- Streetwise: Time it Was, 1967
Memories of San Francisco as it was fifty years ago. - by Frank Dunnigan
- Streetwise: San Francisco‘s Women Supervisors
A list of women who have served on San Francisco‘s Board of Supervisors. - by Frank Dunnigan
- Streetwise: A Corner of History
The story of Stern Grove. - by Frank Dunnigan
- Streetwise: Back Home Again
The past and future of Parkmerced. - by Frank Dunnigan
- Streetwise: Fast Away the Old Year Passes
Memories of neighborhood christmases through one house for sale. - by Frank Dunnigan
- Streetwise: When I'm 64
Returning to St. Cecilia School for 50th eighth grade class reunion. - by Frank Dunnigan
- Streetwise: Neighborhood Shopping
The transition of shopping from the corner store to downtown to online. - by Frank Dunnigan
- Streetwise: Ghost Streetcar Lines
Retired west side streetcar lines remembered - by Frank Dunnigan
- Streetwise: Stanyan Street Days
St. Ignatius High School school days in the late 1960s. - by Frank Dunnigan
- Streetwise: Outstanding Monuments
Statues, memorials, and west side monuments in San Francisco. - by Frank Dunnigan
Streetwise - Westside Watering Holes
by Frank Dunnigan
There must have been something in the foggy mists of the past that gave residents of the western neighborhoods a deep-seated instinct to fortify themselves with “a nip” now and then. Why else were there so many bars and cocktail lounges up and down shopping-district streets like California, Clement, Geary, Irving, Judah, Noriega, Taraval, and West Portal when many of us were growing up?
Even though many of these places have disappeared (a new emphasis on healthful living, perhaps—or maybe just the stark reality that “buzzed” is synonymous with “drunk,” as in driving), several remain today and a handful even qualify as venerable institutions, some going back to the 1800s.
Here are some memorable places from the past—perhaps your favorite local spot for “stopping off” is among them…
Abbey Tavern—Northwest corner of 5th Avenue and Geary Boulevard. Opened in the early 1970s, this place achieved stardom within a few years. Mobbed every night of the year, but especially on St. Patrick’s Day, it was a throwback to the old country, often with live music, for many American-born Irish.
Club Sirocco—Southwest corner of 29th Avenue and Judah Street. Many locals have warm memories of the Reno trips, Russian River excursions, softball games, and Christmas parties sponsored by this mid-Sunset District bar. When I was visiting there with co-workers who lived nearby in the mid-1970s, there were made-to-order mini-pizzas upon request.
Embers—Irving Street near 9th Avenue. In the late 1970s, it was considered a bit of a gloomy dive bar, frequented by many inveterate smokers. It’s likely that any reunion of their patrons from that time would have a very small turnout today. Under new owners, it began pulling in a trendier crowd, but closed in 1996. This was one of the first places that I ever tried a “Hot Apple Pie”—warm apple cider with a shot each of Golden Rum and Tuaca—whipped cream topping optional.
Fahey’s/Dragon Lounge—Southeast corner of 24th Avenue and Taraval. Originally a cop/fireman bar, Fahey’s closed and then re-opened when a new apartment building went up on that corner in the 1980s. One great story, repeated on the WNP message boards, is that Fahey’s sold Gallo salamis—according to one posting, “The idea was if you stayed at the bar for one too many rounds, you took a salami home to soothe the Mrs., and it was also a partial excuse of why you got home late.” That same person also recalled, “Many years later and far from San Francisco, I was talking with someone who mentioned that he had worked for Gallo as a salesman. I happened to mention Fahey’s and he came alive and said they were one of his best customers and that he sold them more salamis than he did at most delis and markets.” In April of 2004, Fahey’s acknowledged the neighborhood’s demographic changes by taking on a new nighttime persona, "The Dragon Lounge," with a staff of Chinese bartenders.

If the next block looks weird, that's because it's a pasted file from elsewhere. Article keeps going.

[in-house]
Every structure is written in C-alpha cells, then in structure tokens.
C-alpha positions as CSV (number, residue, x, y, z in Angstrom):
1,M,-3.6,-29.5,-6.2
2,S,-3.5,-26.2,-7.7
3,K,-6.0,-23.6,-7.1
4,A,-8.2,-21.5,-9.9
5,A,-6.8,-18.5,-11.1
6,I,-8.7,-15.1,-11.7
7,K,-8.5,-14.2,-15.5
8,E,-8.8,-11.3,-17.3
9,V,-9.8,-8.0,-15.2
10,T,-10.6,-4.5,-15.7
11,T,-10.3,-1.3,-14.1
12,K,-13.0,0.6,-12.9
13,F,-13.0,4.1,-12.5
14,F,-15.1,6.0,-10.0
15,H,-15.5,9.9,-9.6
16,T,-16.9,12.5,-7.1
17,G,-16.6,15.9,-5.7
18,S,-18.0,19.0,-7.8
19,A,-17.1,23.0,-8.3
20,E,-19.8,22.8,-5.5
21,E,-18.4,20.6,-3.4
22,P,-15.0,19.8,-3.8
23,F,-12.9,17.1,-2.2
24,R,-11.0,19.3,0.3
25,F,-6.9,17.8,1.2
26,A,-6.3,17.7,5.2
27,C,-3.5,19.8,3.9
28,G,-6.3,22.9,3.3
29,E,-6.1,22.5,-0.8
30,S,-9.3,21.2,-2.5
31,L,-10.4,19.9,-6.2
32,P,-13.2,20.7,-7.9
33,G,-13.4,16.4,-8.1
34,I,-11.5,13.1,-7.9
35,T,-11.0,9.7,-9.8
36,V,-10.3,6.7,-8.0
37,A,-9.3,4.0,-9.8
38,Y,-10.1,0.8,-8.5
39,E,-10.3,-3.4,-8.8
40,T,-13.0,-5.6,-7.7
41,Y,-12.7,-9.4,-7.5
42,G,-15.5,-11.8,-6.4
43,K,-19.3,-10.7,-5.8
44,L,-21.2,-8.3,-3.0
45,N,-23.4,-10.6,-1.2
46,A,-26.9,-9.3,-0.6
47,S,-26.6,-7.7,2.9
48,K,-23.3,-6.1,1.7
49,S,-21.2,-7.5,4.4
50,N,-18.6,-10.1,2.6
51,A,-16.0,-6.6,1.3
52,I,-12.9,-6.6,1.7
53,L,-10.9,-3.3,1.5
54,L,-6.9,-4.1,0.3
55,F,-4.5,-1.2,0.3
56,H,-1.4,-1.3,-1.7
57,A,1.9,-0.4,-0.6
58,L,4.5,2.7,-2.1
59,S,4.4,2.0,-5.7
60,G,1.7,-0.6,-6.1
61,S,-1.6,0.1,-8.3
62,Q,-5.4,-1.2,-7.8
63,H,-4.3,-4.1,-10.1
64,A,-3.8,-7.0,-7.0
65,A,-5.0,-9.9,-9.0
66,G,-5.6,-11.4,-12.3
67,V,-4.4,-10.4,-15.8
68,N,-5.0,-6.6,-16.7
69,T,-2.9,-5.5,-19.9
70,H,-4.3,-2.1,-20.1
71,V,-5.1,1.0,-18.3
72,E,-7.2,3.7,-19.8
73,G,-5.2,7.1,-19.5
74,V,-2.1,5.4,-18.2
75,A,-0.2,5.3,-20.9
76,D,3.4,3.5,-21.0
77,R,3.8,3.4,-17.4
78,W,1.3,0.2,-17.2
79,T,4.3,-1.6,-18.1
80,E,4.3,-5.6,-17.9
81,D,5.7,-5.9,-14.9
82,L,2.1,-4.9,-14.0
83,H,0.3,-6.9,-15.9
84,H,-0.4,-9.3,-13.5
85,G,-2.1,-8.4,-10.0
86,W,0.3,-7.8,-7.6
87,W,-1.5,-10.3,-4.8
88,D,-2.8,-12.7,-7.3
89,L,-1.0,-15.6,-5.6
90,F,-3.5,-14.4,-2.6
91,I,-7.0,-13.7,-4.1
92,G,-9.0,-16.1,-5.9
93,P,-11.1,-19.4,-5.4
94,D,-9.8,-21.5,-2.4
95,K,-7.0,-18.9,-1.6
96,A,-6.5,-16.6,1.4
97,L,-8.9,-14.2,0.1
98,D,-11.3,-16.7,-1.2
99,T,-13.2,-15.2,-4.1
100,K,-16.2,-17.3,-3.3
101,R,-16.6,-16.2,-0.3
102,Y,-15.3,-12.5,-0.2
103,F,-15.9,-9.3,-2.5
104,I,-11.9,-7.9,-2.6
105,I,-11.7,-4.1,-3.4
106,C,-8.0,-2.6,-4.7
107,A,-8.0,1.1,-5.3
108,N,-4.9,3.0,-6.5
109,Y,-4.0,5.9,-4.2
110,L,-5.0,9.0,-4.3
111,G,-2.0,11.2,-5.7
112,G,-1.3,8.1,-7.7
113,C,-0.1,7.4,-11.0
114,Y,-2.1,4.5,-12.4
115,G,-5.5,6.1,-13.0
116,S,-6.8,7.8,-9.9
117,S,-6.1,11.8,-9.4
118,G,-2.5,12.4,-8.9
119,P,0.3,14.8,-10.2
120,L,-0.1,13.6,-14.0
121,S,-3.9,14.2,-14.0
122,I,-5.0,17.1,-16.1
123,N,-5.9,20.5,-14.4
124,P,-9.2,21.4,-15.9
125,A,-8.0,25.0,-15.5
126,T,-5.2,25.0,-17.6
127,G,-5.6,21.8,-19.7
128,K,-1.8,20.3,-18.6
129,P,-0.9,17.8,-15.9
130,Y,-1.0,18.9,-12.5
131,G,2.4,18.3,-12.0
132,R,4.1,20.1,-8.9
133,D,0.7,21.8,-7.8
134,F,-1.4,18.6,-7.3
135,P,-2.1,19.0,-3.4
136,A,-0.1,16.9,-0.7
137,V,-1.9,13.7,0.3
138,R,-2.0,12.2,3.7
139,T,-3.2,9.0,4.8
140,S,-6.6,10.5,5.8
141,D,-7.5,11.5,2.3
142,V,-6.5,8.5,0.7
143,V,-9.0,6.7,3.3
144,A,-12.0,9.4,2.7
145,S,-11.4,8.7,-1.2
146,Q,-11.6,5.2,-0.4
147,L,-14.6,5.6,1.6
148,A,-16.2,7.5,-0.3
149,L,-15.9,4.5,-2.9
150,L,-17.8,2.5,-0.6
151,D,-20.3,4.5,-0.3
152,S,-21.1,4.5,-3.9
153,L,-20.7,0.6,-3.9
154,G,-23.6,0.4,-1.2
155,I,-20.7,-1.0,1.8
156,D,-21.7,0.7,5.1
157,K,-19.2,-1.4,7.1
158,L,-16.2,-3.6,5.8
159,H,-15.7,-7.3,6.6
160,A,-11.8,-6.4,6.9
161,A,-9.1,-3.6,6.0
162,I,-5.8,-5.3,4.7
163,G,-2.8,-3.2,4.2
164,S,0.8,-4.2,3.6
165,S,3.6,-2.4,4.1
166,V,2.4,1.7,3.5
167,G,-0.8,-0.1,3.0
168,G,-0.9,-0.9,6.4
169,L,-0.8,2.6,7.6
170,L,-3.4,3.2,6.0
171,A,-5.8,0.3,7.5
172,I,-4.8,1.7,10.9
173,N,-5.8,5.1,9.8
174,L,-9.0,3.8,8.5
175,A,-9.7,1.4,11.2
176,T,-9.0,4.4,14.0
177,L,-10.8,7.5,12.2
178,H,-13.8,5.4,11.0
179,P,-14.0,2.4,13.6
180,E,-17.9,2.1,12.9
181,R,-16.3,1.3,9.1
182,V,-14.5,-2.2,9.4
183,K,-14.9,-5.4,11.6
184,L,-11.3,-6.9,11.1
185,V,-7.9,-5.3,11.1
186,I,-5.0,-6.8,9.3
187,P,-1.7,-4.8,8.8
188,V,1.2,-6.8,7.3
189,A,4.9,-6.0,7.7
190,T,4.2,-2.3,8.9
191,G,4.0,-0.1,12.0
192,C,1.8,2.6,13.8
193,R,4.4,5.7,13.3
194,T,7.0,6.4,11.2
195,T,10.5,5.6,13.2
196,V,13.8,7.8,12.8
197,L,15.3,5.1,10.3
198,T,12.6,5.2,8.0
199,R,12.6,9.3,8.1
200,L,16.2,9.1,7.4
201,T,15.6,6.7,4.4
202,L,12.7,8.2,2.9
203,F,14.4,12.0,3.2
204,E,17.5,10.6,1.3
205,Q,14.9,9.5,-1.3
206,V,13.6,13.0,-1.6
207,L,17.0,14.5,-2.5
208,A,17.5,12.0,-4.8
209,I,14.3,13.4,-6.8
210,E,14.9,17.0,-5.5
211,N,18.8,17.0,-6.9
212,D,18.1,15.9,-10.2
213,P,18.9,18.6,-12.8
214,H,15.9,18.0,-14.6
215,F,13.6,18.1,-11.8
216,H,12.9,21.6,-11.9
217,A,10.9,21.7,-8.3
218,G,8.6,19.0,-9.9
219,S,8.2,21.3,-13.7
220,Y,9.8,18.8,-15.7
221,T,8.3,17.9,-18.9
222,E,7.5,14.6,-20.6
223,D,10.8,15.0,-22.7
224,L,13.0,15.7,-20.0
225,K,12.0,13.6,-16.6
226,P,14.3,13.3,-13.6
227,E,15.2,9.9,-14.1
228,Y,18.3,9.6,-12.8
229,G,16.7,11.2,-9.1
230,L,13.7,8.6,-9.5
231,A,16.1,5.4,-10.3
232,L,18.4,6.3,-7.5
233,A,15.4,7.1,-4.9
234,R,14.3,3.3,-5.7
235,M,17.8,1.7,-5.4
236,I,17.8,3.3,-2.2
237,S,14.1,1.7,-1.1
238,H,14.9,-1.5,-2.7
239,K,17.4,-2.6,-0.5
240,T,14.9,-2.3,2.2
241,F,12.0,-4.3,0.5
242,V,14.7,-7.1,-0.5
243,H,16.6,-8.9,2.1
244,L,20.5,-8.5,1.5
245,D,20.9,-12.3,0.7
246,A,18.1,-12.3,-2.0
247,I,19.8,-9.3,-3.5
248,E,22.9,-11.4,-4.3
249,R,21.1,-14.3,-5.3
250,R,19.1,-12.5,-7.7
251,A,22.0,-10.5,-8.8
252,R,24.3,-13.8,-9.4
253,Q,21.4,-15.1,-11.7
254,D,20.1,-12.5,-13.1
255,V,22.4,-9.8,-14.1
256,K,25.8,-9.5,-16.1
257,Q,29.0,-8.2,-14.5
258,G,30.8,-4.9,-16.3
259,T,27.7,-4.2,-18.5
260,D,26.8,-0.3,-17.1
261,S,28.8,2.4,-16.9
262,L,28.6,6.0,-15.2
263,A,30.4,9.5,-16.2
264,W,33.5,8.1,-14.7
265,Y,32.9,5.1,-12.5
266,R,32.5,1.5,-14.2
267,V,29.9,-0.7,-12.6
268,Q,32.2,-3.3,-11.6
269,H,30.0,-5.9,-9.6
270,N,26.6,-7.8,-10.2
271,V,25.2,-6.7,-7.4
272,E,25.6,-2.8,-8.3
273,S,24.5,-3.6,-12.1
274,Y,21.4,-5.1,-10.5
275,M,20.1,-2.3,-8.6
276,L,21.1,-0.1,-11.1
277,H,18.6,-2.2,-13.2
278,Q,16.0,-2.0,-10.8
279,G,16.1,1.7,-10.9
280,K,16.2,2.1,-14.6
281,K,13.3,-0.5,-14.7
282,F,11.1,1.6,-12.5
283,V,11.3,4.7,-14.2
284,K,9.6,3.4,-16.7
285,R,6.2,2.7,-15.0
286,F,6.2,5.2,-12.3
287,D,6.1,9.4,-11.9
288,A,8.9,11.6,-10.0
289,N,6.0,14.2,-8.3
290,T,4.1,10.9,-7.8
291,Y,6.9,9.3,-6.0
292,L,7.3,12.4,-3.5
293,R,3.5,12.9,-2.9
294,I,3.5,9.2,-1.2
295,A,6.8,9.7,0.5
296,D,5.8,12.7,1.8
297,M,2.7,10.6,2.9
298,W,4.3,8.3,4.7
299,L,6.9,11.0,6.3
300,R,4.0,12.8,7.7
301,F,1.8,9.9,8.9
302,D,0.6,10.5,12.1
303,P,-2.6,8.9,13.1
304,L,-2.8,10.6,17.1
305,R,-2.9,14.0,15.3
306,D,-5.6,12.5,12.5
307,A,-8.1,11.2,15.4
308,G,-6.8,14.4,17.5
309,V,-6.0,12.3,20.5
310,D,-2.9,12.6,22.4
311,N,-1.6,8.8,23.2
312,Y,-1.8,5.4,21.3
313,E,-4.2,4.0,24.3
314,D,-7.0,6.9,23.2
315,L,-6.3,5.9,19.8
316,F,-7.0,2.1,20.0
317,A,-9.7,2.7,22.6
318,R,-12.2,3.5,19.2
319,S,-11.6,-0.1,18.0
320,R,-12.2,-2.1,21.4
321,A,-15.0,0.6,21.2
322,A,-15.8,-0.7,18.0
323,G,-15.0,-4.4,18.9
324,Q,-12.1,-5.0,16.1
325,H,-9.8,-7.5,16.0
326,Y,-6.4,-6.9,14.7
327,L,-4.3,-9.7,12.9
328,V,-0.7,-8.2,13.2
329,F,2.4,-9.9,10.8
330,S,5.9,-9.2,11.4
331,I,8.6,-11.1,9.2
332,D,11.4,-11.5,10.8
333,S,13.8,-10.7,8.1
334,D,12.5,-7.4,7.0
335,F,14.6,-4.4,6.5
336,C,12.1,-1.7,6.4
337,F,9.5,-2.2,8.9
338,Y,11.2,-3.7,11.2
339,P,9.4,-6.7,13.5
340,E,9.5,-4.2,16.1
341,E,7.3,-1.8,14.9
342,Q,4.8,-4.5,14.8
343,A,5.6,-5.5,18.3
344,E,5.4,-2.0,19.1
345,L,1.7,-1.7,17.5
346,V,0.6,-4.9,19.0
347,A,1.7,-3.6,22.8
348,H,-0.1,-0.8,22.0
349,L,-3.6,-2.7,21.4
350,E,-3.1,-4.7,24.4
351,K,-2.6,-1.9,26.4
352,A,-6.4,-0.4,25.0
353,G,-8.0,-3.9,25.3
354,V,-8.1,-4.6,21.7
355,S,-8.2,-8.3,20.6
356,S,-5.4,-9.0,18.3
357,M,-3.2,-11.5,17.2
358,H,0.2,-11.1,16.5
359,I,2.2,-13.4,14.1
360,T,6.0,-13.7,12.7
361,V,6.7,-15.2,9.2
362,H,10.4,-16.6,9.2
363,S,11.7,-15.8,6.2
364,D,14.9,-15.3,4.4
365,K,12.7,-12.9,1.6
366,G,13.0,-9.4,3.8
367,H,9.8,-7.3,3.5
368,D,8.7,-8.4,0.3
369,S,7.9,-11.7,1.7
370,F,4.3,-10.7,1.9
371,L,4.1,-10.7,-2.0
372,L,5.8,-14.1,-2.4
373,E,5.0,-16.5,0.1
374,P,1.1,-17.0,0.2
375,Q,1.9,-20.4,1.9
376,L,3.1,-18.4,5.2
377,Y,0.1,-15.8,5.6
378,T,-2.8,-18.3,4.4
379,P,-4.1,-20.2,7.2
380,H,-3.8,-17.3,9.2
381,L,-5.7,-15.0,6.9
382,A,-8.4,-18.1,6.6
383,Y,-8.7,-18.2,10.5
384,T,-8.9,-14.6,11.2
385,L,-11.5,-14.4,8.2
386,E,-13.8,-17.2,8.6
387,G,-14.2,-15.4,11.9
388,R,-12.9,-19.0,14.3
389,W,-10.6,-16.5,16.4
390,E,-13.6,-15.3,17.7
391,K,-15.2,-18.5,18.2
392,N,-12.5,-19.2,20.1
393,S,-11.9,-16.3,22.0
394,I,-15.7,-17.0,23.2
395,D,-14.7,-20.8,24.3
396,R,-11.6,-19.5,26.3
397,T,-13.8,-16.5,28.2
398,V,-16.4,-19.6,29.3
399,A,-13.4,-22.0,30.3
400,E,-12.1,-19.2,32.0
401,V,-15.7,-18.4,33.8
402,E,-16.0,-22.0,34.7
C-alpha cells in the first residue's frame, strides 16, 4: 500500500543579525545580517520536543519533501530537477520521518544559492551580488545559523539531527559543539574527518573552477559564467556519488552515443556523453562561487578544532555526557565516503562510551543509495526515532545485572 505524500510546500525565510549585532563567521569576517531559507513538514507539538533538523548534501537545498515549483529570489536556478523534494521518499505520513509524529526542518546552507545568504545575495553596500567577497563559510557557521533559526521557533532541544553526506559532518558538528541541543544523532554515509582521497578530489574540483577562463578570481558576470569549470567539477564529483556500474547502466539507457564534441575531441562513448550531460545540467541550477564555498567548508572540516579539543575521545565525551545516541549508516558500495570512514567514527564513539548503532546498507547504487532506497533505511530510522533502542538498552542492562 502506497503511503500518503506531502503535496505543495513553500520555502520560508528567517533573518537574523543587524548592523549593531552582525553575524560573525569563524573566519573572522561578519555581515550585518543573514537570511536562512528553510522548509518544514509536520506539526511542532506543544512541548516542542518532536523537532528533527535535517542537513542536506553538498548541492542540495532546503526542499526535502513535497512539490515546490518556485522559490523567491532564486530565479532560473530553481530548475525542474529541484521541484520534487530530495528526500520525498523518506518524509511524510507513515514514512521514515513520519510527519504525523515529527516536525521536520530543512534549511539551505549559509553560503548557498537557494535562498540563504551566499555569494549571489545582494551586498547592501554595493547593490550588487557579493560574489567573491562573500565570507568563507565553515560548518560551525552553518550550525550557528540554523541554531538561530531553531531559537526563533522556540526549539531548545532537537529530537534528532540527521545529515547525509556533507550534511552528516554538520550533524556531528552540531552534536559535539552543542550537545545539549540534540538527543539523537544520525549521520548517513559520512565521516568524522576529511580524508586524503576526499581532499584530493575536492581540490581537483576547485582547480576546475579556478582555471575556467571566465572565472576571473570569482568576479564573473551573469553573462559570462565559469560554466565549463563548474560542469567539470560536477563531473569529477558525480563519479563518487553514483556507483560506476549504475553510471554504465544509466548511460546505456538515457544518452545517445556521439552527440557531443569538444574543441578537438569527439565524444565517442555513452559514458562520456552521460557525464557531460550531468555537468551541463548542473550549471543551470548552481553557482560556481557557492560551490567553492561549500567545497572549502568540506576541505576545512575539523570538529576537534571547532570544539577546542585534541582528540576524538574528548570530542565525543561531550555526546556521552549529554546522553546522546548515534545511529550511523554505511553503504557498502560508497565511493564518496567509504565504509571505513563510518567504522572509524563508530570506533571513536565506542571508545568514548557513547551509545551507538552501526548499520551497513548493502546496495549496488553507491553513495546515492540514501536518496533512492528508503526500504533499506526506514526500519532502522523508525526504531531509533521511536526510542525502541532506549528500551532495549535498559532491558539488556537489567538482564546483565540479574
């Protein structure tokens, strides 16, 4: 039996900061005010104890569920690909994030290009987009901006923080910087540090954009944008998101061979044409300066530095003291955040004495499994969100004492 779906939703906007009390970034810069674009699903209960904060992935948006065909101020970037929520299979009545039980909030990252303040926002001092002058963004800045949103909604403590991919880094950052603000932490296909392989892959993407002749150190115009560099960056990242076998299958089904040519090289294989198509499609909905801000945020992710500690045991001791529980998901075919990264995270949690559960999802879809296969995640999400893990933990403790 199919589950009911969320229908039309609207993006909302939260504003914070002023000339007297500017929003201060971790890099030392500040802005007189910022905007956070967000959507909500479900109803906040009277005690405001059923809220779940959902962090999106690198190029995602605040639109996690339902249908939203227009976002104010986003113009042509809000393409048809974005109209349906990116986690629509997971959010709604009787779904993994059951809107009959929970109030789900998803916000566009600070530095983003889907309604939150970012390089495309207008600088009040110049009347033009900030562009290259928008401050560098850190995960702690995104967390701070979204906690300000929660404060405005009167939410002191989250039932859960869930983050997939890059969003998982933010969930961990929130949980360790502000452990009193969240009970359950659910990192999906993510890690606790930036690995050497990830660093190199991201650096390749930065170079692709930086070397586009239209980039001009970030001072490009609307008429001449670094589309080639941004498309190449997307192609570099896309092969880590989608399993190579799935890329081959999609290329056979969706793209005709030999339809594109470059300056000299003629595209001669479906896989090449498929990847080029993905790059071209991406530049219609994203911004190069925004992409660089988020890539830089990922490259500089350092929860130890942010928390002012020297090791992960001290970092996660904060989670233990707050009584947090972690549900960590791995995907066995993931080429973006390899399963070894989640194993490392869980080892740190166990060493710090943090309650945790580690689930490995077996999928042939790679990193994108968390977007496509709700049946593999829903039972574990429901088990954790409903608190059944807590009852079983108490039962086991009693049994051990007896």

Front Room—823 Clement Street. Known for its 10-cent beer nights (50 cents for a full pitcher of six glasses) every Thursday. They packed in a young crowd, over-salted the pizza sauce, and did a great business for years with a friendly atmosphere and décor similar to the Central Perk coffee house featured on the TV series Friends in the 1990s. Today, a different pizza restaurant occupies the space.
Ireland’s 32—A very Irish bar, catering primarily to immigrants—then and now. Back in the 1970s, a co-worker of mine, born in London during the Blitz of 1940, recalled how she had to keep her voice down when drinking here with friends, lest she be singled out and denounced as a “Brit” by other patrons.
Jacques Daniels—Southeast corner of 20th Avenue and Lincoln Way. In the mid-1970s, this place emerged as an alternative to the congestion (both bar and parking) along inner Irving Street east of 19th Avenue. It also did well in the later 1970s when Arthur’s at the Park—an upscale cousin of Zim’s—was trying to make a go of it in an adjacent spot at the southwest corner of 19th Avenue and Lincoln Way, which had formerly been a Flying A gas station. Within a few years, though, both places had faded into the mists of time.
Jolly Friars—950 Clement Street, at the northeast corner of 11th Avenue. Another long-gone neighborhood hot spot from the 1960s and 1970s. Described in their ads as “A Friendly Place” and it certainly was, complete with dancing. If too crowded (or if there was not enough of a crowd), patrons would regularly cross the street to the southeast corner of 11th and Clement to check out the goings on at…
Library, The—Southeast corner of 11th Avenue and Clement Street. In the 1960s, this neighborhood bar had telephones so that patrons might call others at nearby tables. There was always a steady crowd that meandered back and forth between The Library and the Jolly Friars across the street. One reader recalled that his older sisters used to come home and tell their parents innocently that they had been at “The Library”—until he discovered this establishment’s cocktail napkins—which they used to refer to as their “library cards”—in their purses. This spot later became the trendy Woodstock.